From Russia With Love
Though the proprietors of Taste of Europe are from Russia, they don’t seem to have any trouble getting the hang of this capitalism thing. “Shop while you eat!” gushes the sign outside this combination restaurant, tchotchke store, deli, and — seriously — used car dealership. Taste of Europe is clearly eager to meet as many Western consumer demands in one visit as possible.
The name of the restaurant duly reflects the menu full of Eastern European staples. But the rest of this ma-and-pa endeavor is strictly Russkie (well, OK, except for the cars). The gift shop contains Russian movies and music discs; Russian magazines; ornate dolls; t-shirts adorned with Cyrillic lettering; and, if you’re feeling nostalgic for Stalin’s brutal tactics of starvation and coercion, even Soviet-era military uniforms. The deli part is a small refrigerated window case full of cold cuts, cheeses, and sausages.
Given that the small dining area is located among clothing racks and gift shelves, the dine-in experience at Taste of Europe is peculiar, to say the least. But offerings from the mid-sized menu proved to be consistently fresh, yummy, and obviously hand-prepared.
The meal began with a cup of borscht; the deep-red beet soup that has warmed many a soul during those harsh Moscow winters. Taste of Europe’s version was savory and had a slightly oily edge to it that was, in fact, quite appealing. The generous portions of carrots, potatoes, and cabbage made it seem like more of a hearty vegetable soup than the beet broth would otherwise suggest.
The beef stroganoff perfectly demonstrated why Russian chow has the reputation for being “hearty” if you like it, “heavy” if you don’t. A big plate of noodles was topped with a thick, creamy brown layer of beef chunks so tender they almost fell apart at the touch of a fork. Folks who are used to the stronger interplay of spices that happens farther east, in India, might discount the stroganoff as a bit bland, but at our table, every bite was a Pavlovian trigger.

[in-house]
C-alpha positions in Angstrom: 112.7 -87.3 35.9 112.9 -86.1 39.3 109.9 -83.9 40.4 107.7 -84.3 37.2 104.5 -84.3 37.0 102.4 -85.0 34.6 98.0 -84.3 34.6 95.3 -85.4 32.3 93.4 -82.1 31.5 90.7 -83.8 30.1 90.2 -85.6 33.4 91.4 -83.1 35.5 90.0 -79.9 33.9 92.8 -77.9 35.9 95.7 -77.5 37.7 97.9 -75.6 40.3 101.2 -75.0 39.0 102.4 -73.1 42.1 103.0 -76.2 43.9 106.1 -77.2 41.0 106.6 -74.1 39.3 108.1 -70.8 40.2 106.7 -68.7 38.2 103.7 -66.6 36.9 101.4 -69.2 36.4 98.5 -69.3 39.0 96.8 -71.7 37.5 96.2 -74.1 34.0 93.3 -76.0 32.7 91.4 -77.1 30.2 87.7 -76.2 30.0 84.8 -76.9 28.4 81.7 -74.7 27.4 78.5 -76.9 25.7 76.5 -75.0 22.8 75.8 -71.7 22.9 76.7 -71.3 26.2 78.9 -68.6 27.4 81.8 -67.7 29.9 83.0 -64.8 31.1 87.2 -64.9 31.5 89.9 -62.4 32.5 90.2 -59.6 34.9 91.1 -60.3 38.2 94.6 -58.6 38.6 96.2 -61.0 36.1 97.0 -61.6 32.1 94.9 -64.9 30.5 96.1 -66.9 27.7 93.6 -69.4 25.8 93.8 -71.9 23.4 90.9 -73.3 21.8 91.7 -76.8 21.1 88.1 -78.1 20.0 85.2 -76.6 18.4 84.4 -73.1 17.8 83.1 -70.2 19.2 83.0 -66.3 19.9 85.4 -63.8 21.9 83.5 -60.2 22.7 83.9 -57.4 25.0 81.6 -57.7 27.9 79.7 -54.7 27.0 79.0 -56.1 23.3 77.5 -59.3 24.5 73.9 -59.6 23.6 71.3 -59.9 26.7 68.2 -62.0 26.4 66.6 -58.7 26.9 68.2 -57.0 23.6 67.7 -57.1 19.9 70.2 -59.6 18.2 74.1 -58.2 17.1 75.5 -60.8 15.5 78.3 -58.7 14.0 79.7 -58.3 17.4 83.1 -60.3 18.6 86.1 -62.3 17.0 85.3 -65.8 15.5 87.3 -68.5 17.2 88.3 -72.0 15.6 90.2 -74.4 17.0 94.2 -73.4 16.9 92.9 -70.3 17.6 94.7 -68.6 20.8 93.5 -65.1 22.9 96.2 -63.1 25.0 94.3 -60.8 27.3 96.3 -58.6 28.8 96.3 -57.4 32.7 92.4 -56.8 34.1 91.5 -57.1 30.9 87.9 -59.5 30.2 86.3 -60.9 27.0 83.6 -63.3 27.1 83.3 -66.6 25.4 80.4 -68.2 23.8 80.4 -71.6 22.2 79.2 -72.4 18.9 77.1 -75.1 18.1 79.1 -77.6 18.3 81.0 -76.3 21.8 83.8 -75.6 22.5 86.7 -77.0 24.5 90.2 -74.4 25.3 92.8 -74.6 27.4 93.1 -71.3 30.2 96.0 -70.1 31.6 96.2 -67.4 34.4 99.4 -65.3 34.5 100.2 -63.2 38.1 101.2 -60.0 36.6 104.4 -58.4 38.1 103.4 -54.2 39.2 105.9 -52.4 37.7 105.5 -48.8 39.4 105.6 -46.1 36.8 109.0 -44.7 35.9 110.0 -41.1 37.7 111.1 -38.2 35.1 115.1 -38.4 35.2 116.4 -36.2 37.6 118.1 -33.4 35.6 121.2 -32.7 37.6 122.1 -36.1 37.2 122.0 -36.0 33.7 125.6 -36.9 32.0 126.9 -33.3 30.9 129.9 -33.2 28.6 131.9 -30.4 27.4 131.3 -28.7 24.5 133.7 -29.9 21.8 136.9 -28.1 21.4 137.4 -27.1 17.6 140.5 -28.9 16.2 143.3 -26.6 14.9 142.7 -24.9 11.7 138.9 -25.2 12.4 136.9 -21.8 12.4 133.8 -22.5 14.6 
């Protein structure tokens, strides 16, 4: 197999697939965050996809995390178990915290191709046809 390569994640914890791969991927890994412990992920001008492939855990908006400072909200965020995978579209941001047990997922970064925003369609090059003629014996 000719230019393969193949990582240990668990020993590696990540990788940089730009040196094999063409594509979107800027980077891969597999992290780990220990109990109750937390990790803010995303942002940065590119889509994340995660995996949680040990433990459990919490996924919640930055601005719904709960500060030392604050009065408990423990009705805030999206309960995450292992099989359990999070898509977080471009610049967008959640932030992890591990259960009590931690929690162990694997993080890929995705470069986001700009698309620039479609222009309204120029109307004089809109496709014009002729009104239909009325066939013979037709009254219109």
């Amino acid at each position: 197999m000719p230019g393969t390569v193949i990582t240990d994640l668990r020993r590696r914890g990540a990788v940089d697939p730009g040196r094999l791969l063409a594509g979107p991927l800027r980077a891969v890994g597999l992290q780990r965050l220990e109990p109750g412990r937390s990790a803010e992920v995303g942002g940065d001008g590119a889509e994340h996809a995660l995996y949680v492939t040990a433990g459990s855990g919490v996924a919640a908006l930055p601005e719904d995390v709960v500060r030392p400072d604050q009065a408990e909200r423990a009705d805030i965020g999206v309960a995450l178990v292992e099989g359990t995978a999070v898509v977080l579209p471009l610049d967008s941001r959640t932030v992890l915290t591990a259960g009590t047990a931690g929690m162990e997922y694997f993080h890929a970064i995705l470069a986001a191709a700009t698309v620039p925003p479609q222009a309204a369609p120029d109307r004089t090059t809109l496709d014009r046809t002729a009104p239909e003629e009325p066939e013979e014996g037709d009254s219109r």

The meatloaf stuffed with mushrooms was a similarly “butch” culinary experience: simple in execution and flavor, generous in portion size, and definitely to be avoided by effete salad nibblers. The fat ground beef pod was crammed with glistening, steaming fungi and served with saffron-colored long rice and a sweet variation on sauerkraut with parsley.
The Moscow salad, which can be ordered in single or double scoops, was like a mayonnaise-based potato salad with cubed spuds, green peas, carrots, ham chunks, briny pickles, and pieces of egg white. Served cold, it was an oasis in the middle of a 105-degree day.
As a gift shop, Taste of Europe probably doesn’t depend on a core customer base of homesick immigrants and Russophiles, but as a restaurant, it deserves a wide audience in a state where people don’t want the cook to mess too much with their beef and potatoes — “rib-sticking” clichés apply to the entrées here.
Only one touch was missing to send us truly back to the U.S.S.R. Why, in a place that sells everything from Soviet hats to sausage, was there nary a drop of chilled vodka on the premises? Given the choice, it’s an easy bet that most of us would prefer our stroganoff with Stoli than a Suburban.
Taste of Europe
Moscow Salad $4.45